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Historic bridge just couldn’t hold up to latest floodwaters

One of the stone bridges in Cowley County was destroyed Saturday night by floodwaters. The area received 6 inches of rain on Friday.
One of the stone bridges in Cowley County was destroyed Saturday night by floodwaters. The area received 6 inches of rain on Friday. Courtesy photo

When Steve Tredway saw Cowley County’s Fox Bridge on Monday, his heart sunk.

“I felt tears coming to (my) eyes, like I lost a friend,” Tredway said.

Cowley County – long known for its stone bridges and stone bridge tours – lost the 105-year-old Fox Bridge over Grouse Creek this past weekend due to flooding.

“The Fox bridge was a masterpiece and will be missed,” Tredway posted on Facebook.

According to Cowley County’s website, “There are only 1,700 stone arch bridges remaining in the United States with more than 18 historical bridges across Cowley County.”

Now it is 17.

Built by German and Russian artisans from about 1890 to 1917, the bridges range from one to three arches.

They were assembled without cranes or the heavy construction equipment crews use today. With only horses and men who knew how to work with rock, each 800- to 1,000-pound stone was placed just so.

Tredway, who is working on a book about the stone bridges of Cowley County, said the Fox Bridge was built by Abe Finney and most likely is the only one he built.

“That art of bridge building died in 1929 – that’s when we lost our bridge builder, Walter Sharp,” Tredway said. “He moved here from El Dorado.”

At the time, many of Cowley County’s bridges were crude pontoon or steel structures that would wash away with every flood. Sharp ended up building more than 100 bridges in Kansas and eventually moved to Winfield.

The Cowley County site went on to say: “Sometime between Saturday night and Sunday morning, the stone arch bridge north of Cambridge, known as ‘Fox Bridge,’ collapsed due to damage sustained during the recent flooding in Eastern Cowley County. … While flood waters had begun to recede over the weekend, Fox Bridge had been structurally weakened due to the creek cresting over the bridge and heavy currents slamming against it.

“Unfortunately it succumbed to the brute force.”

That portion of northeast Cowley County, as well as south-central Kansas, has been inundated with rainfall this past year, said Eric Schminke, meteorologist for the National Weather Service in Wichita.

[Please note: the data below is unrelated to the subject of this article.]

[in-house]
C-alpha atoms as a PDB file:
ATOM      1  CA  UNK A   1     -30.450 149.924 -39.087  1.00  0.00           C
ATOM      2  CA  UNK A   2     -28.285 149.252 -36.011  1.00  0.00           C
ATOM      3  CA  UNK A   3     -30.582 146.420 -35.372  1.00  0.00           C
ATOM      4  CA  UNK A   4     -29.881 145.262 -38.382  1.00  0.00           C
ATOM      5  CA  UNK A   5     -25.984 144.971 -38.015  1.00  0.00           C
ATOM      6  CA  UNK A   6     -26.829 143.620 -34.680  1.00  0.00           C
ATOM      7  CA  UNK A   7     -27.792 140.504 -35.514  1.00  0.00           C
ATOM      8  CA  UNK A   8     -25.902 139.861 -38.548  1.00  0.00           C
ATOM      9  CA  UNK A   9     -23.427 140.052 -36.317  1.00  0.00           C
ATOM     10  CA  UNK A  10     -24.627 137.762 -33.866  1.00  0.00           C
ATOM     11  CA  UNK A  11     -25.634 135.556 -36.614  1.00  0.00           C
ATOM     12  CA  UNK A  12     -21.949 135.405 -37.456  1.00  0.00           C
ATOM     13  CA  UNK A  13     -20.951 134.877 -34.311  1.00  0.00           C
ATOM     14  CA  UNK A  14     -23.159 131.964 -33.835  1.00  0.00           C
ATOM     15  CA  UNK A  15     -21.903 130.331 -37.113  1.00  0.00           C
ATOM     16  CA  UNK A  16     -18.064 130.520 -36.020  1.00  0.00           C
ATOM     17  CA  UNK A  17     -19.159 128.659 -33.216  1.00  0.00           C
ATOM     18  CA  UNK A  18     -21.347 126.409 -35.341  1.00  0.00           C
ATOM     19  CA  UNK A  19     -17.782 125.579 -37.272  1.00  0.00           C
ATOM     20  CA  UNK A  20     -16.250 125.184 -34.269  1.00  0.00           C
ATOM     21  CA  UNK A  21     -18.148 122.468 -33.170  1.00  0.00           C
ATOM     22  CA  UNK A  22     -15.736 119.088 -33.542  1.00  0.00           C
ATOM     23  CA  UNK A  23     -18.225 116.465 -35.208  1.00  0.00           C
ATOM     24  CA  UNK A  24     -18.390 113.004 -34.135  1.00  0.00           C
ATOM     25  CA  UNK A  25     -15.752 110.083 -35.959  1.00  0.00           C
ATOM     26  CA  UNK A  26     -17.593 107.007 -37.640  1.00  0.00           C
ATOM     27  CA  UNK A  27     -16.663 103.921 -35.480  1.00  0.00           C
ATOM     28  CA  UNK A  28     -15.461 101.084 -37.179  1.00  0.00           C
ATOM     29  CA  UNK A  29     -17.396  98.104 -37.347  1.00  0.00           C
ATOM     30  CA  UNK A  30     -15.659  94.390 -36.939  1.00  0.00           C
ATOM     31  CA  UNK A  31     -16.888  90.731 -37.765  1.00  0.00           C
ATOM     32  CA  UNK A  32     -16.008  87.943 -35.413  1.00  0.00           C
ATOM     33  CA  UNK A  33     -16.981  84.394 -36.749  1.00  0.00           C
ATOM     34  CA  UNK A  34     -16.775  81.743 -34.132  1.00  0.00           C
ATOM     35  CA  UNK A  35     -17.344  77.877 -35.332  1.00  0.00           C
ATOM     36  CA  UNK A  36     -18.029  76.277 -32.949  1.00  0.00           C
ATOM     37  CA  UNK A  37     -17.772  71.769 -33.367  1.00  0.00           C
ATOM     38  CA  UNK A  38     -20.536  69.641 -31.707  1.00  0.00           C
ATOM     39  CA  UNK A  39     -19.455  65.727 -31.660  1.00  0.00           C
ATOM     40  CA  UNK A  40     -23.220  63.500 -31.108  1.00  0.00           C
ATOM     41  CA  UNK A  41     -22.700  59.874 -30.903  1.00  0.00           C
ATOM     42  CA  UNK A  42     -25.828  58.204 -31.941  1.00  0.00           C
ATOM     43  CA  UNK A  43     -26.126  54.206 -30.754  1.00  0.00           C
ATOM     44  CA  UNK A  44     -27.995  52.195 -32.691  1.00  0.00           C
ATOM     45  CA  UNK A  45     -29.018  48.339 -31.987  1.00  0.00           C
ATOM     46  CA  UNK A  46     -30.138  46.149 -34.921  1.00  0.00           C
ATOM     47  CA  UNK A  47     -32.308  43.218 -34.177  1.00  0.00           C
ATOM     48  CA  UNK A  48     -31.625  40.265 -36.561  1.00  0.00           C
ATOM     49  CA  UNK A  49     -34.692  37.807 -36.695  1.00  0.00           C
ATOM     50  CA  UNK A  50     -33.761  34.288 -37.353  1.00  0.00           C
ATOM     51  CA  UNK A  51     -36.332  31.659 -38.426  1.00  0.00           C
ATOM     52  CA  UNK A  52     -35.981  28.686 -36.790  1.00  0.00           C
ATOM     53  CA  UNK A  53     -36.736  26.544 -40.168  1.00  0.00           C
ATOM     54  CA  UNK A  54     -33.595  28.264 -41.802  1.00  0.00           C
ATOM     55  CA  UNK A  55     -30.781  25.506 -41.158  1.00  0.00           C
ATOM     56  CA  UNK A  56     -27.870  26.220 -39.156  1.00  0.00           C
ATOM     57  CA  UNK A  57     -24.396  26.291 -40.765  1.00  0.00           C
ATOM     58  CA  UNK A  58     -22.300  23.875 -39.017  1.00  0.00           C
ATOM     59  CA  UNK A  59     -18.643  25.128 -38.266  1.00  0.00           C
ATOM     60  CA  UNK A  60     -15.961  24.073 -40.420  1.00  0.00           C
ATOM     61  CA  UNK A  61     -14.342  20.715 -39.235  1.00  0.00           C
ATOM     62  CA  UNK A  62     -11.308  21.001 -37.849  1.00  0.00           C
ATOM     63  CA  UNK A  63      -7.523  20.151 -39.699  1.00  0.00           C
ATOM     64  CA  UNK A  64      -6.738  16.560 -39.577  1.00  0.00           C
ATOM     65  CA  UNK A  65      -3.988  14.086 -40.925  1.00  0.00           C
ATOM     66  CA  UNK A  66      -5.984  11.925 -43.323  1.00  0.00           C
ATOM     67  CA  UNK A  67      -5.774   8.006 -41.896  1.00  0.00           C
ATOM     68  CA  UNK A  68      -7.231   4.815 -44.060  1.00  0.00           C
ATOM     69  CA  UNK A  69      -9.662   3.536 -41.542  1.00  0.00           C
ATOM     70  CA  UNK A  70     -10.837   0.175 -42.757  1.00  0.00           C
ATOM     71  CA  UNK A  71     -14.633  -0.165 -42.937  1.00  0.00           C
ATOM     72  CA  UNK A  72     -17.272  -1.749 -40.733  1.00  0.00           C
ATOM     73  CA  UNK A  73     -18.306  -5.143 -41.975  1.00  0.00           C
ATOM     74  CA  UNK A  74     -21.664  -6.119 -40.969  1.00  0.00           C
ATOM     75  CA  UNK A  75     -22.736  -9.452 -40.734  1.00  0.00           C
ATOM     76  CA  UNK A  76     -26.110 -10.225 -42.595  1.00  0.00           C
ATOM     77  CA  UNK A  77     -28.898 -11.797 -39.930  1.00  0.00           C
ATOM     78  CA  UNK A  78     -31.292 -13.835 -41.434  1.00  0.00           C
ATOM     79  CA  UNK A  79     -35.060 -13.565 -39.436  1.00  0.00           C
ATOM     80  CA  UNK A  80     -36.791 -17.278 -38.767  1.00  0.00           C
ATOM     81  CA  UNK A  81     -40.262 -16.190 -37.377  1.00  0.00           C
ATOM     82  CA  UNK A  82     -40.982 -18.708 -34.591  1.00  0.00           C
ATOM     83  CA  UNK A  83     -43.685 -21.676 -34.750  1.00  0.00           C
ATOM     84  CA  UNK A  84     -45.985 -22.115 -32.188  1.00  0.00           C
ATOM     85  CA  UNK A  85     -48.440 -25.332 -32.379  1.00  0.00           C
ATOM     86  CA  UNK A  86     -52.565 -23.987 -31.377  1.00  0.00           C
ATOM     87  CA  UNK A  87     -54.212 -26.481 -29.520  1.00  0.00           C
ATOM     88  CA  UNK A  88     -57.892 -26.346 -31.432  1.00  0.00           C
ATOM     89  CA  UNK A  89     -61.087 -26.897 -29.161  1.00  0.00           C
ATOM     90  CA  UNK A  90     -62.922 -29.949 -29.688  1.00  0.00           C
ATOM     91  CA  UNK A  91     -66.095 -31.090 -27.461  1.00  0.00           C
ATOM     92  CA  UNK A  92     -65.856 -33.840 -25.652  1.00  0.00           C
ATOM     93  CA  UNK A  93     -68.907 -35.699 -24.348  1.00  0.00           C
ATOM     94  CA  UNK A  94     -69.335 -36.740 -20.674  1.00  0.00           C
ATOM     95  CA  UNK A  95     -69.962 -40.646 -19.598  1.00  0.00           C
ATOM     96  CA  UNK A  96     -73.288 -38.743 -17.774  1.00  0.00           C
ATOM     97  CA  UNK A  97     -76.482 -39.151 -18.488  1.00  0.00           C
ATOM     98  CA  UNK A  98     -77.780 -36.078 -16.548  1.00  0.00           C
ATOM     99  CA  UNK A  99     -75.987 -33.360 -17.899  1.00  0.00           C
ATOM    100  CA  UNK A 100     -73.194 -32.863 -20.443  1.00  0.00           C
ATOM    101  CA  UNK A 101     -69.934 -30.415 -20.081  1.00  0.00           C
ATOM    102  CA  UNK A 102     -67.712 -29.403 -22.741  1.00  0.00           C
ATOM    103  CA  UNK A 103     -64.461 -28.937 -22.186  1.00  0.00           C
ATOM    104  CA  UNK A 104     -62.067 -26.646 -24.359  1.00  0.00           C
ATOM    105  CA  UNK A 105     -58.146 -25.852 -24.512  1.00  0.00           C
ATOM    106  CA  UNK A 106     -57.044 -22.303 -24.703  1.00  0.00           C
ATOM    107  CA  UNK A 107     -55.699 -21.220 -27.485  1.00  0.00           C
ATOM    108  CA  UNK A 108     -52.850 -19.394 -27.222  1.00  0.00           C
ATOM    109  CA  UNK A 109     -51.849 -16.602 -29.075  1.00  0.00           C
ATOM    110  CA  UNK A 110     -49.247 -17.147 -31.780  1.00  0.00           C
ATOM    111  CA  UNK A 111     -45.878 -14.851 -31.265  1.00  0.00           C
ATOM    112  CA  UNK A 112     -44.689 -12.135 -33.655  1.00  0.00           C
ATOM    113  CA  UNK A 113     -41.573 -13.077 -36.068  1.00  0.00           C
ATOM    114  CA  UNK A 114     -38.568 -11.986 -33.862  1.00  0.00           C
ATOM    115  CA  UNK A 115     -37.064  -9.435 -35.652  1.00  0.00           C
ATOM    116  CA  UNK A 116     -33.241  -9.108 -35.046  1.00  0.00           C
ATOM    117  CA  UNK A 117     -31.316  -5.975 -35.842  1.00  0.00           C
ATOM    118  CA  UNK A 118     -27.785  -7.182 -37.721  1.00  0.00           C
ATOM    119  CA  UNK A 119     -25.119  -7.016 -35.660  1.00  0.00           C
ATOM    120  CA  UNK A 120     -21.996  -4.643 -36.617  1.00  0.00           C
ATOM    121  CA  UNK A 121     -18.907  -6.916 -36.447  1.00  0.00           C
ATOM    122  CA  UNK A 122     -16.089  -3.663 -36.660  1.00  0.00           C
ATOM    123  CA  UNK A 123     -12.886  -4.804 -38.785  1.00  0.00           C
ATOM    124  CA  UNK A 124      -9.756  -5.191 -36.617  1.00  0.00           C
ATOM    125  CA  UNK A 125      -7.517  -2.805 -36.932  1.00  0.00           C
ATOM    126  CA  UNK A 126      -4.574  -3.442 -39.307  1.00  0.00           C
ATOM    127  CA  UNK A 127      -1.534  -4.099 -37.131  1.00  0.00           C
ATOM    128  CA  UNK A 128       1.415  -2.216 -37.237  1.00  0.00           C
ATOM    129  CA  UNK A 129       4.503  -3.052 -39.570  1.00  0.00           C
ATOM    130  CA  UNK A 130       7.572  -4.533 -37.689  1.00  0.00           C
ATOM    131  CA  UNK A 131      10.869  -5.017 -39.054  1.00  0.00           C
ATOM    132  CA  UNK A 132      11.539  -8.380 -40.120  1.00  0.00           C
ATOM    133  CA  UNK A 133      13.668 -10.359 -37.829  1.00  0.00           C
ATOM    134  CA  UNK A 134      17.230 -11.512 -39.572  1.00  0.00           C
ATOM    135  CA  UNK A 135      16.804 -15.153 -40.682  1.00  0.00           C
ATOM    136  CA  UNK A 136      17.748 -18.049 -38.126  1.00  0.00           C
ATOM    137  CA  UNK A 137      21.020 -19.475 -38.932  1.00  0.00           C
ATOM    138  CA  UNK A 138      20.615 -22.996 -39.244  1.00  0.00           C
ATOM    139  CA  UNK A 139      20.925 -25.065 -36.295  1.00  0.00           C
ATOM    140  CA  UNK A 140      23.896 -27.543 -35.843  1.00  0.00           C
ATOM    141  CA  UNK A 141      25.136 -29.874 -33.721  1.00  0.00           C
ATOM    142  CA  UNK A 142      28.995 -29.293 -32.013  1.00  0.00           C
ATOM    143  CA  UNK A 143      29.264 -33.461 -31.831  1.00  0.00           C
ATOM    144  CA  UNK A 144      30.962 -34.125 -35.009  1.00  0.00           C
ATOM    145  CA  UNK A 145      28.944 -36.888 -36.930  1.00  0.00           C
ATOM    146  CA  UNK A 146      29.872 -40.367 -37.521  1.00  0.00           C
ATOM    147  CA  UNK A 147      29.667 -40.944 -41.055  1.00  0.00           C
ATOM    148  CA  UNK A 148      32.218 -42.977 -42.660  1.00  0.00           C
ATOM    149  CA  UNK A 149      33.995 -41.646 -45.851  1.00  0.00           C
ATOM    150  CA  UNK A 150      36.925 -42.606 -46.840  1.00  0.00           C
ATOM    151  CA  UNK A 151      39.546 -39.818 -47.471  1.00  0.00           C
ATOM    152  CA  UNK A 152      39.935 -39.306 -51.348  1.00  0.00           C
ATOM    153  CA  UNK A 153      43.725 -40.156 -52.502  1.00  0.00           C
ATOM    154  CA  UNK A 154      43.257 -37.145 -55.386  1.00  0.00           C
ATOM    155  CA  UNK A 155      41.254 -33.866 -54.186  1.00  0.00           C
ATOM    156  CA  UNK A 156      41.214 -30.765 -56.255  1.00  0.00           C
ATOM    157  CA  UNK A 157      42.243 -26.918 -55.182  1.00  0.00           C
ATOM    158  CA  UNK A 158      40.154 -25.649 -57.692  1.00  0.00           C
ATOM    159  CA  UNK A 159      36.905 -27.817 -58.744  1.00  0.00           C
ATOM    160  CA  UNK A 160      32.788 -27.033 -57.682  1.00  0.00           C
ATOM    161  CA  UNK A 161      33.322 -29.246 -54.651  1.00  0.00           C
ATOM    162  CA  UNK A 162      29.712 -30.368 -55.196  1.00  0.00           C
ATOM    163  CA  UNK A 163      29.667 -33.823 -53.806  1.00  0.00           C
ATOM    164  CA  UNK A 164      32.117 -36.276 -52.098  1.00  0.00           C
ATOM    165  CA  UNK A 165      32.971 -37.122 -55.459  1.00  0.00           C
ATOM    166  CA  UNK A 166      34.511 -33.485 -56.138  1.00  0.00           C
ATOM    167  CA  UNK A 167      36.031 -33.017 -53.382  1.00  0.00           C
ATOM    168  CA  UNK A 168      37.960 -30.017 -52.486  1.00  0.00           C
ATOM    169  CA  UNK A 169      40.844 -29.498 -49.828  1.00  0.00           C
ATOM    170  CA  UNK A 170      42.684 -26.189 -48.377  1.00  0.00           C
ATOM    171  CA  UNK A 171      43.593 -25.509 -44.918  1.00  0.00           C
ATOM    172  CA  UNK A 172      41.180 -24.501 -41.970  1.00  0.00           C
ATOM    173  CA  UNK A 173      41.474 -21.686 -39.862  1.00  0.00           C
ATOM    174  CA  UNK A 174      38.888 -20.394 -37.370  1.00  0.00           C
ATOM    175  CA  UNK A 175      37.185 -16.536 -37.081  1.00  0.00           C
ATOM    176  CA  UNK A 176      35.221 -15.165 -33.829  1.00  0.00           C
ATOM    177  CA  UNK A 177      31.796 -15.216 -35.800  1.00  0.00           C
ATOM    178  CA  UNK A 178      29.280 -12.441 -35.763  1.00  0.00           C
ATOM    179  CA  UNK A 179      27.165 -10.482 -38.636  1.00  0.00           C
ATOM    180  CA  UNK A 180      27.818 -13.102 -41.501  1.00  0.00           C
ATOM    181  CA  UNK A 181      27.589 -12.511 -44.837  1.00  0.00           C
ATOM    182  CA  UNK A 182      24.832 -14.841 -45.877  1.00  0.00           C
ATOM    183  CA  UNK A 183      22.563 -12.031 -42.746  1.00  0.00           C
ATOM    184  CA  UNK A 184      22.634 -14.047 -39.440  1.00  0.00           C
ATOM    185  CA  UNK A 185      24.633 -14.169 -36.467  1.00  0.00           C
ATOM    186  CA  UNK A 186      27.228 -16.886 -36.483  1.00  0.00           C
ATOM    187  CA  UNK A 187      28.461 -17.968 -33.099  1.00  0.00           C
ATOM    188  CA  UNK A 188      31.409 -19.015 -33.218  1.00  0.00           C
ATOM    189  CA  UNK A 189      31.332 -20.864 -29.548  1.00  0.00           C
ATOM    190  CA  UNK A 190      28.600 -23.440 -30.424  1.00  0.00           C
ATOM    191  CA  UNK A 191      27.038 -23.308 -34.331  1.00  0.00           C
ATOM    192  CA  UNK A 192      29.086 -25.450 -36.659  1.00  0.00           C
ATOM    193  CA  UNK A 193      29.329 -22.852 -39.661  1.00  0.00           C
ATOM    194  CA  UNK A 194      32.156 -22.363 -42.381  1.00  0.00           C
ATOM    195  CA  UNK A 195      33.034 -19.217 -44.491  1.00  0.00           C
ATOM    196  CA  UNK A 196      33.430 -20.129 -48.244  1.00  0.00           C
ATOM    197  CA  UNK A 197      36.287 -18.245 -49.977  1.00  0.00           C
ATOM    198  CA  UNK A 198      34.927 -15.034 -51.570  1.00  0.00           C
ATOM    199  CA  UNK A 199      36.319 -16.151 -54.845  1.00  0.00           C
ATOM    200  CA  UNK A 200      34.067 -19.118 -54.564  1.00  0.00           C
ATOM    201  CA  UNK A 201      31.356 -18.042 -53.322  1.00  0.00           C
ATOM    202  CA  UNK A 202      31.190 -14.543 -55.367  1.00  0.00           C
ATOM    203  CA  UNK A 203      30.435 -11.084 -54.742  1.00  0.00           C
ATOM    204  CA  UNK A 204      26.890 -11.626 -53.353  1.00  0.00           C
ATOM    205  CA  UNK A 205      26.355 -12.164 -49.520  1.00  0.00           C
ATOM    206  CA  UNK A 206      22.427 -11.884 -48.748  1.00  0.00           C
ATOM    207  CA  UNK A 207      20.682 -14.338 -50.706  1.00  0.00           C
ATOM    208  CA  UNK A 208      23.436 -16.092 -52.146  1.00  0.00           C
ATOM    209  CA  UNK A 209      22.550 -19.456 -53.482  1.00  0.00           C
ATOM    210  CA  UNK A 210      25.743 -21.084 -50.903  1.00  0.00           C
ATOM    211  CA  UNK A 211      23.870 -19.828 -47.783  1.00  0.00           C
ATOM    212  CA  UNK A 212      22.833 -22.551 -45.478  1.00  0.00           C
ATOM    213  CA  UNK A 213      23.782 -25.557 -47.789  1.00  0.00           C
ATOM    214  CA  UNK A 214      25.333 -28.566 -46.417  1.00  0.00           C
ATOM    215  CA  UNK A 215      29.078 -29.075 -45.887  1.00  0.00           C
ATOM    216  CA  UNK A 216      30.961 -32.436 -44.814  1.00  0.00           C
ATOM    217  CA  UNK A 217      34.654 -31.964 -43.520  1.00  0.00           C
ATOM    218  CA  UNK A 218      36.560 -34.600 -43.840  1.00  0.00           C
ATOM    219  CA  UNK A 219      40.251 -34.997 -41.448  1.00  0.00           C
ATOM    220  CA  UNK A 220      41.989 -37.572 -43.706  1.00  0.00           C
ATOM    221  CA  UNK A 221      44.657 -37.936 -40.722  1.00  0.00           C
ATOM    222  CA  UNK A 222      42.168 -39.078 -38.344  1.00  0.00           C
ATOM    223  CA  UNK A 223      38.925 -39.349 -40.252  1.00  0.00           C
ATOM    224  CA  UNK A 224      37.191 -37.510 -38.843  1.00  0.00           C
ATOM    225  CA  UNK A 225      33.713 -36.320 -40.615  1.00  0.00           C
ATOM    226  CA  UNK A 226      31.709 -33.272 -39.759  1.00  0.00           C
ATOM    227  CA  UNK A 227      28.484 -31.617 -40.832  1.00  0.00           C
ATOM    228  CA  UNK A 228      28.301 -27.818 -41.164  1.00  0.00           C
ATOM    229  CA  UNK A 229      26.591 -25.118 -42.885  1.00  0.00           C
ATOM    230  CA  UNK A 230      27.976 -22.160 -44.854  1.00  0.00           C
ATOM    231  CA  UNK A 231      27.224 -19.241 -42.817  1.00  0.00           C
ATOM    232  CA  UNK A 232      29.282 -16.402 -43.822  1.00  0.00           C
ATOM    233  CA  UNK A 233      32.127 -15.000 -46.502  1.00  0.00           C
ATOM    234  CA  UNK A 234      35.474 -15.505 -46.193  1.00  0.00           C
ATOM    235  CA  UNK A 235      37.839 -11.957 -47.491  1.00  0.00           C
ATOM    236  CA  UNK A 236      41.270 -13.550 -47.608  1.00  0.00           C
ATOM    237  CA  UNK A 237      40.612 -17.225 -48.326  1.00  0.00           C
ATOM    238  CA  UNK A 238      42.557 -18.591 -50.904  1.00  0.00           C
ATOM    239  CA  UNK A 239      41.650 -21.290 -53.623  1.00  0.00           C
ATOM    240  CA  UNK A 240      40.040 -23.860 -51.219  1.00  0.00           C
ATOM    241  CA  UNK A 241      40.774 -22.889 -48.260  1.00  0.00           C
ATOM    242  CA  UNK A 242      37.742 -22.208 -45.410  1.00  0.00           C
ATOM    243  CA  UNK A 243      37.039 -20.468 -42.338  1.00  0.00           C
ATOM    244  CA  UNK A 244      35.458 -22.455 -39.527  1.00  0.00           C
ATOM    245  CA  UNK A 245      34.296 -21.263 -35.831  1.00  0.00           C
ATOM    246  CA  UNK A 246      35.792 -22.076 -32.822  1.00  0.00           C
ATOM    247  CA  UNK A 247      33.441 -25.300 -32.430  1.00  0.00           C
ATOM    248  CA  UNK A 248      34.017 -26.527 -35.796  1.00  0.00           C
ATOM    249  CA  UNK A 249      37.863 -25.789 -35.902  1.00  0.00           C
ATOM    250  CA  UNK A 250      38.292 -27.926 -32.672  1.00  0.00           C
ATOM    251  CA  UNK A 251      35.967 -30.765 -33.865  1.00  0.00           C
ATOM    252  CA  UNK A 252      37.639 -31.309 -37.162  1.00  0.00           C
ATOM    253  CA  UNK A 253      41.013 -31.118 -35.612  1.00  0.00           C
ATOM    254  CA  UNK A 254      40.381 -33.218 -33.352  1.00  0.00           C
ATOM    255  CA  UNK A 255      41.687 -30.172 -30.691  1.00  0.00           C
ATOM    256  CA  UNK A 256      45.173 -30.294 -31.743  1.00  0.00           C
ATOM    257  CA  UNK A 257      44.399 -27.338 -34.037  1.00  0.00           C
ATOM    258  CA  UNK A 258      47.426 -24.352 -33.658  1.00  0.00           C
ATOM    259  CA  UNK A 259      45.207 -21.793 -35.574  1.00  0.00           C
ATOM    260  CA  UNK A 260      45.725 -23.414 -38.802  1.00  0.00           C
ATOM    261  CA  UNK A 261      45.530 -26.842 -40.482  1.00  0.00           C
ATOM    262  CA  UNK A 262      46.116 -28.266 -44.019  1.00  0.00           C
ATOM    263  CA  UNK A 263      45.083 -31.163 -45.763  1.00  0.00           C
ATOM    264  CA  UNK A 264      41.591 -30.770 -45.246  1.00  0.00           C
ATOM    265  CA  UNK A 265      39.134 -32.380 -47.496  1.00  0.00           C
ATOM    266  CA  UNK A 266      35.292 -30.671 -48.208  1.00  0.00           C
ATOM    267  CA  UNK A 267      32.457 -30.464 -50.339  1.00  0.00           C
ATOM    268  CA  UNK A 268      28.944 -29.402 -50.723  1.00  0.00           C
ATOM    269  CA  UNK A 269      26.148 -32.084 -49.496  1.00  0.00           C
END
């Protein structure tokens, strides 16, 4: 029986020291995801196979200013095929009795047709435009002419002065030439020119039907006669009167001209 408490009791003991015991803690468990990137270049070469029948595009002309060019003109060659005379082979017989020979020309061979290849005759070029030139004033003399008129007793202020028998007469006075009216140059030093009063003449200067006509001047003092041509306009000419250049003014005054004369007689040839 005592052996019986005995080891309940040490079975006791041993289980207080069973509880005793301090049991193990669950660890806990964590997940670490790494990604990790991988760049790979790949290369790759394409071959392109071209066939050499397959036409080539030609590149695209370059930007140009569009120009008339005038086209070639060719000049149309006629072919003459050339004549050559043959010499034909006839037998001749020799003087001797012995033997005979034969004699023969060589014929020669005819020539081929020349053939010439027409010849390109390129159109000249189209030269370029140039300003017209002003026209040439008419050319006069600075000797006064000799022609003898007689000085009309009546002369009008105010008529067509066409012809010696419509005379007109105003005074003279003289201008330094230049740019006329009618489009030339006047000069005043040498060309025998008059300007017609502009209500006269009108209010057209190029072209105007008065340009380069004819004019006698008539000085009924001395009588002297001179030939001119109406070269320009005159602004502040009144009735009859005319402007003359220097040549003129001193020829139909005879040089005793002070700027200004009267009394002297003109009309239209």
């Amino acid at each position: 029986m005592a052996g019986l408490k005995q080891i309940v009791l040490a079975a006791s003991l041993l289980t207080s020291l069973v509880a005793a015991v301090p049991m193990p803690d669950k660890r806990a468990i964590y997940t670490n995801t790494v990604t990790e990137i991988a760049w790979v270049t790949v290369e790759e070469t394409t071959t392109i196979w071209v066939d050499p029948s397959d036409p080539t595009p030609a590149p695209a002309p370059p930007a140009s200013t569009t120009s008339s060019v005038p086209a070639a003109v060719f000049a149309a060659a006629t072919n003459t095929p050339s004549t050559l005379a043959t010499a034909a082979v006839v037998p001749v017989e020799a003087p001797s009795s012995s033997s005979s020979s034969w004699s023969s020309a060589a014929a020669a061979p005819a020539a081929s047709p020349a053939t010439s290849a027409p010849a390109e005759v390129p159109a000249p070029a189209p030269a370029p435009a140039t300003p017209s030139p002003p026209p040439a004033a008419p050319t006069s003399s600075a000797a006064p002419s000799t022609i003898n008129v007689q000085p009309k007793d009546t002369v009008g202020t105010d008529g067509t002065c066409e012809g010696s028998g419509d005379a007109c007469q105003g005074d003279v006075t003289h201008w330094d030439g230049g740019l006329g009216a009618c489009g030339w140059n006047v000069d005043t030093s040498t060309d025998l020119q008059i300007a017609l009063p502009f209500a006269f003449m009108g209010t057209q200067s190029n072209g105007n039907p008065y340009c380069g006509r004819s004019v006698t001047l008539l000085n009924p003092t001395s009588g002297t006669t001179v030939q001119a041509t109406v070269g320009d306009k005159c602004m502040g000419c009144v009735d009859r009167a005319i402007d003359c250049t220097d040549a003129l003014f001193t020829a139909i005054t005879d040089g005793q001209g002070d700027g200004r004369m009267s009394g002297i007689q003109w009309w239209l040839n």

254 Productions shot aerial drone footage of Highway 81 near Belle Plaine on September 11, 2016. The road is underwater with the Ninnescah River out of its banks.

“We are quickly setting the pace for the second-wettest year on record,” Schminke said Monday. “Wichita has measured 48.27 inches of water – that’s 20.11 inches above normal. And the rains we’ve had have been heavy, heavy rains.”

Two other stone arch bridges north of Cambridge – the Neer and Fromm bridges – are closed because of floodwaters and will remain so until Cowley County road crews can examine them, the website said.

Pudden Bridge, the triple-arch bridge south of Dexter, also sustained some damage and is closed until an inspection is completed.

In August, a flash flood southeast of Rose Hill damaged the historic Pole Cat Creek Bridge in Butler County that was built in 1901. That bridge, which is listed on the National Register of Historic Places, has been assessed as salvageable.

Cowley County has four of its 17 bridges listed on the national register; Fox Bridge was not one of them. The bridge was on 62nd Road, east of 281st Road. It did not carry much traffic.

“We had about 6 inches of rain Friday night,” Tredway said. “It was a flash flood that took it out. The water ran completely over the bridge.

“On Saturday, the bridge just caved in and lost all of its support.”

All the stone used in the bridges of Cowley County was quarried within a mile of their construction, Tredway said.

“It made them cheap and popular,” he said.

K-53 was flooded on Friday morning south of downtown Mulvane. (video by Jaime Green/Sept. 9, 2016)

Beccy Tanner: 316-268-6336, @beccytanner

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